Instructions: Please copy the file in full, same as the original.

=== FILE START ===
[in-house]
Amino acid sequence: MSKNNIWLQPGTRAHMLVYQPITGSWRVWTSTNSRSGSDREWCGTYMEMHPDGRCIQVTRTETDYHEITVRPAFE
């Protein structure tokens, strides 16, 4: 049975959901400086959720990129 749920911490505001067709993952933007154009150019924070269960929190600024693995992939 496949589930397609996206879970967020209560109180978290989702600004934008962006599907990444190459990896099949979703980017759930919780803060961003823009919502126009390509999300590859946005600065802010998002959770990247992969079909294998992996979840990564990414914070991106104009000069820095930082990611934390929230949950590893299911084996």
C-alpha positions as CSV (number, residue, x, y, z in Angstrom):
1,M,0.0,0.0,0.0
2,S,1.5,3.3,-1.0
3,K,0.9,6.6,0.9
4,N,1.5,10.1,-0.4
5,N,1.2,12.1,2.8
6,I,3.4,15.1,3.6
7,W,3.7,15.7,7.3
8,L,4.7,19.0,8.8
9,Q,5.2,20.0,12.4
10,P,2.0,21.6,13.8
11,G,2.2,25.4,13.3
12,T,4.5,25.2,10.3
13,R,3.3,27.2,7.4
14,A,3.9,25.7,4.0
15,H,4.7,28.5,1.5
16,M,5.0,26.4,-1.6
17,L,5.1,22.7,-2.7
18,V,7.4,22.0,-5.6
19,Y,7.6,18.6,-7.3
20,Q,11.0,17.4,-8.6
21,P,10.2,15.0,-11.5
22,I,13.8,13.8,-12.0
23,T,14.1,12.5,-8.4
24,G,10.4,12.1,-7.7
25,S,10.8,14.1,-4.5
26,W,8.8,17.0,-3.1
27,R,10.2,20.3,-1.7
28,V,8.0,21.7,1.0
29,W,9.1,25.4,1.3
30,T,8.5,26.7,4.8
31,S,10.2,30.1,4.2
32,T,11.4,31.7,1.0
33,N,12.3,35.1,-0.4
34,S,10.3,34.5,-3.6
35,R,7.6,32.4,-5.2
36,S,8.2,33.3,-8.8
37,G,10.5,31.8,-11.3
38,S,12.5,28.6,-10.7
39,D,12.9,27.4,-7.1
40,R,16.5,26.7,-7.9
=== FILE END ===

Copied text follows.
[in-house]
Amino acid sequence: MSKNNIWLQPGTRAHMLVYQPITGSWRVWTSTNSRSGSDREWCGTYMEMHPDGRCIQVTRTETDYHEITVRPAFE
């Protein structure tokens, strides 16, 4: 049975959901400086959720990129 749920911490505001067709993952933007154009150019924070269960929190600024693995992939 496949589930397609996206879970967020209560109180978290989702600004934008962006599907990444190459990896099949979703980017759930919780803060961003823009919502126009390509999300590859946005600065802010998002959770990247992969079909294998992996979840990564990414914070991106104009000069820095930082990611934390929230949950590893299911084996």
C-alpha positions as CSV (number, residue, x, y, z in Angstrom):
1,M,0.0,0.0,0.0
2,S,1.5,3.3,-1.0
3,K,0.9,6.6,0.9
4,N,1.5,10.1,-0.4
5,N,1.2,12.1,2.8
6,I,3.4,15.1,3.6
7,W,3.7,15.7,7.3
8,L,4.7,19.0,8.8
9,Q,5.2,20.0,12.4
10,P,2.0,21.6,13.8
11,G,2.2,25.4,13.3
12,T,4.5,25.2,10.3
13,R,3.3,27.2,7.4
14,A,3.9,25.7,4.0
15,H,4.7,28.5,1.5
16,M,5.0,26.4,-1.6
17,L,5.1,22.7,-2.7
18,V,7.4,22.0,-5.6
19,Y,7.6,18.6,-7.3
20,Q,11.0,17.4,-8.6
21,P,10.2,15.0,-11.5
22,I,13.8,13.8,-12.0
23,T,14.1,12.5,-8.4
24,G,10.4,12.1,-7.7
25,S,10.8,14.1,-4.5
26,W,8.8,17.0,-3.1
27,R,10.2,20.3,-1.7
28,V,8.0,21.7,1.0
29,W,9.1,25.4,1.3
30,T,8.5,26.7,4.8
31,S,10.2,30.1,4.2
32,T,11.4,31.7,1.0
33,N,12.3,35.1,-0.4
34,S,10.3,34.5,-3.6
35,R,7.6,32.4,-5.2
36,S,8.2,33.3,-8.8
37,G,10.5,31.8,-11.3
38,S,12.5,28.6,-10.7
39,D,12.9,27.4,-7.1
40,R,16.5,26.7,-7.9